Watch soap bubbles freeze up like nature's snow globes

It might be worth a frigid shower sometime to see these amazing works of fluid dynamics as art.

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Eric Mack

The magical sight of a soap bubble freezing is one few people have probably ever seen, save for chill-freaks who like to lather up in a walk-in freezer. But it turns out to be a little understood and beautiful bit of science

In the above video, which has not been sped up, ice crystals grow and spread their way toward the top of the dome, creating a remarkable snow globe effect.

This effect is caused by a phenomenon called a Marangoni flow, in which liquids move from areas of low surface tension toward areas with higher surface tension, according to new research published in this week's edition of Nature Communications. This causes ice crystals to detach from the freezing front side of the bubble and move around like flakes in a snow globe. Eventually the crystals all grow together and the bubble completely freezes.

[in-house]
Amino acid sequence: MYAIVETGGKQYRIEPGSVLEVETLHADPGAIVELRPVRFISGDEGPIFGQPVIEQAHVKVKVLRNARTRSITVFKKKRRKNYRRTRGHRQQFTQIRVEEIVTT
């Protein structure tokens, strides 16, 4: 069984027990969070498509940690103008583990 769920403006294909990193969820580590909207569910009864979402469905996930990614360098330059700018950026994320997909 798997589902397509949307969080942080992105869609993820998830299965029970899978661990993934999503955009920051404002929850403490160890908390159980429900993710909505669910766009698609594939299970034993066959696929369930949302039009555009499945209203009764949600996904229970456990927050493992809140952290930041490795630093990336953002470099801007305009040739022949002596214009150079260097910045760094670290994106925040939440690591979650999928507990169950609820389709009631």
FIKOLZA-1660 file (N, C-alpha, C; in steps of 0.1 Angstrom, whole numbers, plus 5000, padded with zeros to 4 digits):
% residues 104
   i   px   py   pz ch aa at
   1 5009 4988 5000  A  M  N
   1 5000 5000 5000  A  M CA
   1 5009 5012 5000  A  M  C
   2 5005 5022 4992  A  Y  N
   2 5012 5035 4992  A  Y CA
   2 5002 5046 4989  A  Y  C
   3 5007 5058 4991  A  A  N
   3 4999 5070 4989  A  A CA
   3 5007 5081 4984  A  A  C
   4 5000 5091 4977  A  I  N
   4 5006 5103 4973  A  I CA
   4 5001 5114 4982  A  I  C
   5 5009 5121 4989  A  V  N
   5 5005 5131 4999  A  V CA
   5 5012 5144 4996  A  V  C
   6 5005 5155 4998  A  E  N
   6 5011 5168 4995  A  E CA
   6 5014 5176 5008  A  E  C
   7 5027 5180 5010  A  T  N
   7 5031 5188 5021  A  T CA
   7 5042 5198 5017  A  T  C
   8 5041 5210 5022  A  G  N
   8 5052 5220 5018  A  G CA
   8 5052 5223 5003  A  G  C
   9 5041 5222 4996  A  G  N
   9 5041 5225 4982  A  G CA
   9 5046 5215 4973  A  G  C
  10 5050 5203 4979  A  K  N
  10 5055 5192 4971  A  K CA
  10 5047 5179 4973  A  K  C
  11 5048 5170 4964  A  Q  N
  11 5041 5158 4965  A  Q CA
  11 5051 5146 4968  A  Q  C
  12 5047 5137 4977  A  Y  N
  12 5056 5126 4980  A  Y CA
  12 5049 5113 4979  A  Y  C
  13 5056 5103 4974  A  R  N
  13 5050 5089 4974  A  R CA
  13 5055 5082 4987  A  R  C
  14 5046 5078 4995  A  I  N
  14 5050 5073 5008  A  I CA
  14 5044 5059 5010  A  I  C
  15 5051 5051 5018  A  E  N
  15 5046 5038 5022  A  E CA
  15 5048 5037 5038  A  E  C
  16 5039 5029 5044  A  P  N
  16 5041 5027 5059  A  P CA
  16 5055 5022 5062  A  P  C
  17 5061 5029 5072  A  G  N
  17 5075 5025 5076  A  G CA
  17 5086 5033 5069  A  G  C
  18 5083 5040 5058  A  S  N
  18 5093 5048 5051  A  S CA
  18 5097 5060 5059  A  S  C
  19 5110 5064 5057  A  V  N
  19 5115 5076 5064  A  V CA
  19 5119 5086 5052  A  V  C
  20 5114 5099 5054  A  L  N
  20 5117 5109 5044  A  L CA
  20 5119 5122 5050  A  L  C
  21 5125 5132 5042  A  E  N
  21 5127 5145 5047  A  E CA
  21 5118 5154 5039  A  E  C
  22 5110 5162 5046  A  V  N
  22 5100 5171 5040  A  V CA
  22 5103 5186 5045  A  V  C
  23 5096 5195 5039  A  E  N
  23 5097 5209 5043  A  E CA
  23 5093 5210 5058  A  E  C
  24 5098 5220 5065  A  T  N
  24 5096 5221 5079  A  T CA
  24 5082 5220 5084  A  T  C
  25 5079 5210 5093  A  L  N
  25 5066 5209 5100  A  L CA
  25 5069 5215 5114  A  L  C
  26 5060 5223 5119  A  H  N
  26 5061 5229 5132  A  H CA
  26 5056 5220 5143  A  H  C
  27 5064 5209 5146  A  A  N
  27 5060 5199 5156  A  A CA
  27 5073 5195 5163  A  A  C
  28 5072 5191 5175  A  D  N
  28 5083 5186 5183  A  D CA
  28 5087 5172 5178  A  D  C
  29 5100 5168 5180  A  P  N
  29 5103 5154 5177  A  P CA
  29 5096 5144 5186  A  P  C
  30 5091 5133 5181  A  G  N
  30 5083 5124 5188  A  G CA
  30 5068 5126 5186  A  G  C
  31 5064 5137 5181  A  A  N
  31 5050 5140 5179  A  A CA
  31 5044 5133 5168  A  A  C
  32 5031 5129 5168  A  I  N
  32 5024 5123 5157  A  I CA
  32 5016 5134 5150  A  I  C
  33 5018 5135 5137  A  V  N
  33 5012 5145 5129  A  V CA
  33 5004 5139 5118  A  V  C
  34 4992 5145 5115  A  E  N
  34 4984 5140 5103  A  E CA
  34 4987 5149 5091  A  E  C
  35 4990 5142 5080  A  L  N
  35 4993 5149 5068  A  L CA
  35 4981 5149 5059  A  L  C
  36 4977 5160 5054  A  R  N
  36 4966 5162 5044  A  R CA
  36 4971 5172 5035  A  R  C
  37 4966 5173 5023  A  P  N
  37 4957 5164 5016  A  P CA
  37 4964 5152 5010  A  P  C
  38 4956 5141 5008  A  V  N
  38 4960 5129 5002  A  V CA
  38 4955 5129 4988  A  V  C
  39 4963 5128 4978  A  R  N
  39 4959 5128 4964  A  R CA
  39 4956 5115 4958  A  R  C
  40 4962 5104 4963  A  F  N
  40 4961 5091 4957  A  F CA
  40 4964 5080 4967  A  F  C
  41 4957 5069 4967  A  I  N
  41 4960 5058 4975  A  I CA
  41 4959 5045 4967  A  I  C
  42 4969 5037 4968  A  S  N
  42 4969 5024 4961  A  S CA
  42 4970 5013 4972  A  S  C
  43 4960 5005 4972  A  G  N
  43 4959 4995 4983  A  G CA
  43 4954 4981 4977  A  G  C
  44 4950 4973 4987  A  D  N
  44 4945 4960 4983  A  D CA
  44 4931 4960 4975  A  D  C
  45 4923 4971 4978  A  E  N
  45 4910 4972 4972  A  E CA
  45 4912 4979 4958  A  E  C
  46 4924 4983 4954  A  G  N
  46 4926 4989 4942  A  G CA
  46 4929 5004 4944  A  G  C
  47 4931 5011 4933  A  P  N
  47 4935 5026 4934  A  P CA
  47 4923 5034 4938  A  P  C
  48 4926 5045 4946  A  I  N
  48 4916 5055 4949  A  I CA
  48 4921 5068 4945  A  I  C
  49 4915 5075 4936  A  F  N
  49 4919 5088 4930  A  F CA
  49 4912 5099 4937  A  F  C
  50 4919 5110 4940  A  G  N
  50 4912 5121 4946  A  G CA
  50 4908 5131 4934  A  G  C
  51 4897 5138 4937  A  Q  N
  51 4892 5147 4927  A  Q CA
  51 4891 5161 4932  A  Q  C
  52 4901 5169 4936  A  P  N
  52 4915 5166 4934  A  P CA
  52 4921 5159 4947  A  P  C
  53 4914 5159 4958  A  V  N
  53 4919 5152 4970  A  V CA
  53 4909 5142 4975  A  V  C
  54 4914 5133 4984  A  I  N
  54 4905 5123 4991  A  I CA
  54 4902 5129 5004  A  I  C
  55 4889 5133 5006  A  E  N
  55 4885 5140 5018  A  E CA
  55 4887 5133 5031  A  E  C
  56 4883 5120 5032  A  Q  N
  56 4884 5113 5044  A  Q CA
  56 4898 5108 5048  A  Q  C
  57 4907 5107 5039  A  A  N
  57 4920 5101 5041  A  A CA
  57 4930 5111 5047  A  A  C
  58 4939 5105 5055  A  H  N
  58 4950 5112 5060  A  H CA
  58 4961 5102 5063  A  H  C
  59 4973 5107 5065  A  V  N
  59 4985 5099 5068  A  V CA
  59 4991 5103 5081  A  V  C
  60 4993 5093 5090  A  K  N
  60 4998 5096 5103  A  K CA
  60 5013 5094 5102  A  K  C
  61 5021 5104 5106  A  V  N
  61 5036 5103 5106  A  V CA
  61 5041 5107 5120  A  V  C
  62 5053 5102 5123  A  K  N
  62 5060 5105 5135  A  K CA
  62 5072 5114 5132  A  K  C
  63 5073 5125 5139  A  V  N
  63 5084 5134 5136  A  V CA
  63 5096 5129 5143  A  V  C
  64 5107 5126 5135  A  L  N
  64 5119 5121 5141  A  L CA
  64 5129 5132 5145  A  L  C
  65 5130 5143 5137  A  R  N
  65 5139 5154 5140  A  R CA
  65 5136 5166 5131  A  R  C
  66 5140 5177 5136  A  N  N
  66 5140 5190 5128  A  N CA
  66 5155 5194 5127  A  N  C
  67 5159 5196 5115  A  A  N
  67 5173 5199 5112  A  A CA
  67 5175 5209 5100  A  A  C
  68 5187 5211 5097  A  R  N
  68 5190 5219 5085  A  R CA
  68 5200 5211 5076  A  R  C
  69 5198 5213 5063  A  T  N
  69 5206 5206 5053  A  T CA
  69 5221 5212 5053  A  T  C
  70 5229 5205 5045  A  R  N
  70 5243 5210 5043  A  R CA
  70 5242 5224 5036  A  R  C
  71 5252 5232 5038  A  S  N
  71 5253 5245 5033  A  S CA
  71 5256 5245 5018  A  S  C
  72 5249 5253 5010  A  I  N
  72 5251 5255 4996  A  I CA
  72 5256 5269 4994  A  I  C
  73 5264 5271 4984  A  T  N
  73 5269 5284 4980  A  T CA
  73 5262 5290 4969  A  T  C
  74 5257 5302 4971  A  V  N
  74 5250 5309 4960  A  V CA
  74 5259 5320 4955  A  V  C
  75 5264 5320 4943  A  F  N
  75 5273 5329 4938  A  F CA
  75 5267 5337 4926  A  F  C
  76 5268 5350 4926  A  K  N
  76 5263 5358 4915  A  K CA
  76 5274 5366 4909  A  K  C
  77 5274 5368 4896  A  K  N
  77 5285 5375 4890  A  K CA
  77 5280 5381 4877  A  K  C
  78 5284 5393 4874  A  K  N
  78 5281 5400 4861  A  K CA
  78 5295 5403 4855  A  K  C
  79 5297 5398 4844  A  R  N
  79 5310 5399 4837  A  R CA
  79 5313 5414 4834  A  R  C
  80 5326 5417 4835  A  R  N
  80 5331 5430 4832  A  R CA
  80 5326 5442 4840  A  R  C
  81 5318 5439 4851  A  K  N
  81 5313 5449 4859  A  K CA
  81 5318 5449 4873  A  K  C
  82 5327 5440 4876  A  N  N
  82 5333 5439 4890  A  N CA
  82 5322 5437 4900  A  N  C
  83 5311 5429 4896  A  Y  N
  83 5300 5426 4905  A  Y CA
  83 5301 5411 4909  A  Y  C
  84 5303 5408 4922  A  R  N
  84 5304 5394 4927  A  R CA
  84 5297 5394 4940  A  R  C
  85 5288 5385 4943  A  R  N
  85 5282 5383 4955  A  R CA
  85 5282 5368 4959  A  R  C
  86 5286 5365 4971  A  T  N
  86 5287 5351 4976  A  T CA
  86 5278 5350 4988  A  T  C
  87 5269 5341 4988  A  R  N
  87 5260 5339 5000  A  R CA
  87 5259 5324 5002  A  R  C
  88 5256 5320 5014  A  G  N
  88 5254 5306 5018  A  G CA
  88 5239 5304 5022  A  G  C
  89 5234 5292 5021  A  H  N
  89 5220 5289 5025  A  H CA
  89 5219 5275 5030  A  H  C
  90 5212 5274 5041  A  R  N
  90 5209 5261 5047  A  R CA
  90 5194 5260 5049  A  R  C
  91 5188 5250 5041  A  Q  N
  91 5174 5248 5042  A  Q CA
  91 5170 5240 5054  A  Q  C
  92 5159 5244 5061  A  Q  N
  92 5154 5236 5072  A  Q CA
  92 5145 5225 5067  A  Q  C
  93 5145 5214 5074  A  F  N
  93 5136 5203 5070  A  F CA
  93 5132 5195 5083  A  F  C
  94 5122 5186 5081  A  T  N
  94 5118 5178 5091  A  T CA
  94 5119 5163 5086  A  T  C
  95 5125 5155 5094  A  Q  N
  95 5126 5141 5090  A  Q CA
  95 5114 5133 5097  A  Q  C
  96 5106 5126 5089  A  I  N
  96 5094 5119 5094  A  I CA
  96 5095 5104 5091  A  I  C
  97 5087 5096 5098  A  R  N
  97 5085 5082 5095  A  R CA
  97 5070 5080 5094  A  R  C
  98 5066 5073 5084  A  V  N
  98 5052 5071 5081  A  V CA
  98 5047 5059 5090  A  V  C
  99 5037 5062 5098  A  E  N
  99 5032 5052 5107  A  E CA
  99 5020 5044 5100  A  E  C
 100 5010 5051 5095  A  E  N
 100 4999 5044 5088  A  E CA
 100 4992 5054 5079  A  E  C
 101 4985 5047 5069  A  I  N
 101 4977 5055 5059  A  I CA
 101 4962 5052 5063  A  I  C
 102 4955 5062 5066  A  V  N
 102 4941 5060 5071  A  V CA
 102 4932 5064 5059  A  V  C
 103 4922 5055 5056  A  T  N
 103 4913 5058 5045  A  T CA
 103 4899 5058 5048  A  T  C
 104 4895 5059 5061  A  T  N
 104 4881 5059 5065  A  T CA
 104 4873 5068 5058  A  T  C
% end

But the researchers, led by Jonathan Boreyko of Virginia Tech, found that this only occurs when the bubble and its surroundings are at the same temperature. When a bubble on a freezing surface was placed in a room temperature environment, it only froze midway up. It stayed partially frozen for a while before deflating and collapsing.

So if you really are interested in creating gorgeous soap bubble snow globes, science says you need to commit and do your work in the walk-in freezer after all.

Watch this: What lies in an arctic lake beneath 3,500 feet of ice?

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